Oil prices increased on Wednesday on a slip in US crude inventories and a weaker dollar, while concerns about a potential shortfall in Iranian supply from November due to US sanctions also propped up prices.
Brent crude oil futures were at $72.90 per barrel, higher 27 cents, or 0.37 percent, from their last close.
US West Texas Intermediate (WTI) crude futures were higher 27 cents, or 0.41 percent, trading at $66.11 per barrel.
US crude inventories slipped by 5.2 million barrels in the week that ended on August 17 to 405.6 million barrels, larger than analyst forecasts of a fall of 1.5 barrels, according to the data from industry group the American Petroleum Institute (API).
Official data from the US Energy Information Administration (EIA) is due later in the day on Wednesday.
“Investors are also confident that (official) inventories in the United States will decrease this week,” ANZ Bank stated in a note.
Signs of sluggish US crude output growth and a weaker US dollar also propped oil prices a bit, stated Kim Kwan-rae, who is a commodity analyst at Samsung Futures in Seoul.
The US dollar index, which tracks the greenback’s strength against a basket of six other major currencies, eased on Wednesday to 95.211 after dropping 0.7 percent during the previous day, weighed down by US President Trump’s comments on monetary policy.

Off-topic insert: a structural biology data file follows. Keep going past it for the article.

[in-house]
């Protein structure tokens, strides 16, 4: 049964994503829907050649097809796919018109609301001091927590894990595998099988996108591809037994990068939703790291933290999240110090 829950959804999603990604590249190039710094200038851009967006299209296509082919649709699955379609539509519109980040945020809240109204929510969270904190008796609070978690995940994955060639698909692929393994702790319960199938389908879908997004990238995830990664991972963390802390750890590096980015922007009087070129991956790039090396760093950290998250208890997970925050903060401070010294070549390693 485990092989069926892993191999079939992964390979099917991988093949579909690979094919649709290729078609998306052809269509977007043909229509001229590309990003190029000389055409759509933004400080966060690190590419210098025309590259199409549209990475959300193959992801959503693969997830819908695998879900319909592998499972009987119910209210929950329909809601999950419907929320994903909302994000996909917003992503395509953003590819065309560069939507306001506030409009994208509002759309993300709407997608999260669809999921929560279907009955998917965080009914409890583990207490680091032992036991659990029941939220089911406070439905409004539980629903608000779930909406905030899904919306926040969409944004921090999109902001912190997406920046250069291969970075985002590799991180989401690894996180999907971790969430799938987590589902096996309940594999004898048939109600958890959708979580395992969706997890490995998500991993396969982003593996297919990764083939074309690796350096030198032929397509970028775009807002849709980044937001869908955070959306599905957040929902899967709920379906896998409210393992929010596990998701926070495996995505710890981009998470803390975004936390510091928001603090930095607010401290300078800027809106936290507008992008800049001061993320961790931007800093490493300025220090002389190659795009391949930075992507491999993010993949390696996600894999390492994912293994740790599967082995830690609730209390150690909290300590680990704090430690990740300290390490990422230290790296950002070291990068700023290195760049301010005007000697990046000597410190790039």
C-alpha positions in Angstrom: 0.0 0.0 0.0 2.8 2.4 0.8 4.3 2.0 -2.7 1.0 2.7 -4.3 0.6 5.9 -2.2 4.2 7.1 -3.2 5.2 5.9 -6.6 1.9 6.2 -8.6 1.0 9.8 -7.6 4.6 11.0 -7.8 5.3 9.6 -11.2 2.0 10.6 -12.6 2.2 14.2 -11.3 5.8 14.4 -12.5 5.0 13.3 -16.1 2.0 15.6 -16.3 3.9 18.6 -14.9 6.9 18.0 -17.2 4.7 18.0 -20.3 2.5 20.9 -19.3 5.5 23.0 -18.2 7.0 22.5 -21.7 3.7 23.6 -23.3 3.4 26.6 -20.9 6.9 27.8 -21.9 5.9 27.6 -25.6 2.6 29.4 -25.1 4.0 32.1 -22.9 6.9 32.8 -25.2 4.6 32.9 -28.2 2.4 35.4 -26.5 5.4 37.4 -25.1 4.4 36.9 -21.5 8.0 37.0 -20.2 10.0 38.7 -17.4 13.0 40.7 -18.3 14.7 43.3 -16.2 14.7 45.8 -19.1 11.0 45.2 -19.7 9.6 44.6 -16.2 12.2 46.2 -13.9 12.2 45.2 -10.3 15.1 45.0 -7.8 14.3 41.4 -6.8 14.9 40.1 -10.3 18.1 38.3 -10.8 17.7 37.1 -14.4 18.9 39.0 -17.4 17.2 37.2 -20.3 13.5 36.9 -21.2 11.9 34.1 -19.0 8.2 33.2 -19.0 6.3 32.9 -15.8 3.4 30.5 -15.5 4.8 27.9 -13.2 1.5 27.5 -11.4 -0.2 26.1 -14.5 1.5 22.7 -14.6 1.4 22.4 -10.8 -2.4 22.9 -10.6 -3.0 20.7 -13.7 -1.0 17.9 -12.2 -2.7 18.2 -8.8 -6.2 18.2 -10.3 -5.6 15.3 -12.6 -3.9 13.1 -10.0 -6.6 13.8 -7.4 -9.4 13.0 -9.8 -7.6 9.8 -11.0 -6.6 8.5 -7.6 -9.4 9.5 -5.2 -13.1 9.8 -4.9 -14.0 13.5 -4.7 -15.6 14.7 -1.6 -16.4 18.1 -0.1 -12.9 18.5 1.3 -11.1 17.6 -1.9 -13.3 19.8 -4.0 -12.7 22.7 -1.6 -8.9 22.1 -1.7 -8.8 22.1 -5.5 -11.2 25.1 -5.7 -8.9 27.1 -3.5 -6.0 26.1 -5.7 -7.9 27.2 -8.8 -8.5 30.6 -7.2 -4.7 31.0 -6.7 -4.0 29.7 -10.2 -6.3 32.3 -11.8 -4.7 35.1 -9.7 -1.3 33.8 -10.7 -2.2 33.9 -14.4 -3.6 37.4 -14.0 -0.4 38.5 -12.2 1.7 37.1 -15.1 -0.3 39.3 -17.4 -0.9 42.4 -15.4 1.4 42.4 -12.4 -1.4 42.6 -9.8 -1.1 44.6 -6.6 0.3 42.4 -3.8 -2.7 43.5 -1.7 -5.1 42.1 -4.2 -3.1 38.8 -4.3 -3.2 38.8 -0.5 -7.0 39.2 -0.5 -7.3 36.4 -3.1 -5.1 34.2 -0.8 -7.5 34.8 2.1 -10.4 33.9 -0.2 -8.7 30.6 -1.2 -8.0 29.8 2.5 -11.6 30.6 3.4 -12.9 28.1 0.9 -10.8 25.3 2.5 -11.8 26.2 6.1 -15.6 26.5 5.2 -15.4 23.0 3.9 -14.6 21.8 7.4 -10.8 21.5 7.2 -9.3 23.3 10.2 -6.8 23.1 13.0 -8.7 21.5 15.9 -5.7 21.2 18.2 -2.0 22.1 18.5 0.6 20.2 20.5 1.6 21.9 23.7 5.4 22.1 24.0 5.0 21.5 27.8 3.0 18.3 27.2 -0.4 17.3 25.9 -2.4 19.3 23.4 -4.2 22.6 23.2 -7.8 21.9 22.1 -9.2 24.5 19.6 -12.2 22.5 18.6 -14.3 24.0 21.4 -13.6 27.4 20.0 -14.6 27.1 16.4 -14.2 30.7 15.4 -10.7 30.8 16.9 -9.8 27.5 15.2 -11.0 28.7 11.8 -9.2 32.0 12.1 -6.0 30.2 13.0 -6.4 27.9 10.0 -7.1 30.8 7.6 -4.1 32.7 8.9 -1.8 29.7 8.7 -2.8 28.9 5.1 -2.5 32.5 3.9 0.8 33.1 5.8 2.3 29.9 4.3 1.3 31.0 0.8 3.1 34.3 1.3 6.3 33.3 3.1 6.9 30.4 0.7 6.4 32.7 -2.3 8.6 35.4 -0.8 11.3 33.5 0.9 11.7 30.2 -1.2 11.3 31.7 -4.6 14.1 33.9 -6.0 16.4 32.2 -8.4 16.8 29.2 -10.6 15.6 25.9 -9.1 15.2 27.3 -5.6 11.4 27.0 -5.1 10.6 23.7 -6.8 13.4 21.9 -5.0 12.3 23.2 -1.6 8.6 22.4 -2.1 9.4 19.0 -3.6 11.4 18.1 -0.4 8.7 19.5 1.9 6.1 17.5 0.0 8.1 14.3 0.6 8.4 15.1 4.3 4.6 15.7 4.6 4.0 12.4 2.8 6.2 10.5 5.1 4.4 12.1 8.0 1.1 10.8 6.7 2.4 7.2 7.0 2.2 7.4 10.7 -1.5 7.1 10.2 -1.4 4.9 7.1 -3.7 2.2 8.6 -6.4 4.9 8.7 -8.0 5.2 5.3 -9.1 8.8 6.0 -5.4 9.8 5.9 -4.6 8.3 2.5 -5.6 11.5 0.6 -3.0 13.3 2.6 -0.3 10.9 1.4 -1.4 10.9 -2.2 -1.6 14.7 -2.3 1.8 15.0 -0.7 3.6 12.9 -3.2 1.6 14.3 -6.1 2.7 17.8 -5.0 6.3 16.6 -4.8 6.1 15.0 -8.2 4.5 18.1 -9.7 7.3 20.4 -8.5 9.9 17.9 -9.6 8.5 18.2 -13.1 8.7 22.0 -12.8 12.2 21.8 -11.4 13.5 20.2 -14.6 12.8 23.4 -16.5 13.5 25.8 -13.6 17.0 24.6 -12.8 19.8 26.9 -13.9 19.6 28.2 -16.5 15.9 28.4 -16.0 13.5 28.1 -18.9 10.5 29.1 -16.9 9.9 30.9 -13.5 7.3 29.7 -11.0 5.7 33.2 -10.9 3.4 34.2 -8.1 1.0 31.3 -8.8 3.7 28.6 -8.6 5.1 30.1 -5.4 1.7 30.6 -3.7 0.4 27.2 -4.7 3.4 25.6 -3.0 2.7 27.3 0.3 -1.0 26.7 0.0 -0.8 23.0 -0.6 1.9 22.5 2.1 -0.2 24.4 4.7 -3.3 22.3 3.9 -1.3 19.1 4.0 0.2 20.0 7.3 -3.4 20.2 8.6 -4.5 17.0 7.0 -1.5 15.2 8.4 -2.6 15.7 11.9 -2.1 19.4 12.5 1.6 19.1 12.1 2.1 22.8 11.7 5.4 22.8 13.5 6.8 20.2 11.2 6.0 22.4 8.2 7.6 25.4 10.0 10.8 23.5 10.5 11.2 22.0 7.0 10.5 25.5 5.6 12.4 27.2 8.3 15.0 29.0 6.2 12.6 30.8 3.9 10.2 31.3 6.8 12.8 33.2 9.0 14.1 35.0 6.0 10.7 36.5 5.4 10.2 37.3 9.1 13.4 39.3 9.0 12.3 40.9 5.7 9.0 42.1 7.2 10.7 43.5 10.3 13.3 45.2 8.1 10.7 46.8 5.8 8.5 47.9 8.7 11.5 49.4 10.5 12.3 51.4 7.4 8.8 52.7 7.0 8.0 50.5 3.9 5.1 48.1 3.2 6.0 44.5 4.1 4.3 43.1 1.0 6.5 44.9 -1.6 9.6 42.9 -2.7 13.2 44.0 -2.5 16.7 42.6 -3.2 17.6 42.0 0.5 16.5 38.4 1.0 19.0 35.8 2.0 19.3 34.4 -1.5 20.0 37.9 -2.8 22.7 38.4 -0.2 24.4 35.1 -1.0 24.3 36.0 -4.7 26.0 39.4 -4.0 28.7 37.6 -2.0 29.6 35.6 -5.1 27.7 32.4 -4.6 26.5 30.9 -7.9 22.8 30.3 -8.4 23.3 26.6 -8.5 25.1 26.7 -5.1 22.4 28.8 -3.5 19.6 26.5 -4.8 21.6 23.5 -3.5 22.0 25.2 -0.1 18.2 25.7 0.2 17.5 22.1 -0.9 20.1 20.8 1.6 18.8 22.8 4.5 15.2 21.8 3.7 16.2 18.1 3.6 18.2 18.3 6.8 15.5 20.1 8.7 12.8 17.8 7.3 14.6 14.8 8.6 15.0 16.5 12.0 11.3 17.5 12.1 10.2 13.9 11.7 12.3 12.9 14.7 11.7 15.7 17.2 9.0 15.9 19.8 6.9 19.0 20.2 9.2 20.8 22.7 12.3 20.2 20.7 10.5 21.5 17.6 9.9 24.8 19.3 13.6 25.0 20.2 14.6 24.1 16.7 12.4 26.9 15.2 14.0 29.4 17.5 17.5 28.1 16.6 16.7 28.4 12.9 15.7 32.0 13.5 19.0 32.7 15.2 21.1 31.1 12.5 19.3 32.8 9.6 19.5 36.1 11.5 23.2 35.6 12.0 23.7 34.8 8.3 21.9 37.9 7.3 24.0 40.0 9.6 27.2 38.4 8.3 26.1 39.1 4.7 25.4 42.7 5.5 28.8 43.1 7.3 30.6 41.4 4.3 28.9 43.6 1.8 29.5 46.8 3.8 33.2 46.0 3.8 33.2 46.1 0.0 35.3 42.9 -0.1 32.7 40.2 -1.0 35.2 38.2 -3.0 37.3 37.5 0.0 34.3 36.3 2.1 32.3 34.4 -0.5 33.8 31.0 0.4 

A weaker US dollar makes the dollar-denominated oil less expensive for buyers holding other currencies.
The EIA slashed its 2018 US crude production growth forecast on August 7 to 10.68 million barrels per day from 10.79 milllion barrels per day amid lower crude prices.
Concerns also remain over how much oil will be removed from the global markets by the re-imposed sanctions on Iran, in spite of the worries that demand-growth could be weaker amid a trade spat between the United States and China, which happened to be the world’s two biggest economies.
“The Iran issue continues to occupy traders’ minds,” stated Greg McKenna, who is the chief market strategist at futures brokerage AxiTrader.
Iran, which is a member of the Organization of the Petroleum Exporting Countries (OPEC) and OPEC’s third-largest oil producer, stated earlier this week that no other OPEC member should be allowed to take over its share of oil exports.
Meanwhile, a Chinese trade delegation is currently in Washington to discuss the trade friction with the United States’ side. However, signs of resolutions were not likely as US President Donald Trump said in an interview that he did not expect much progress.
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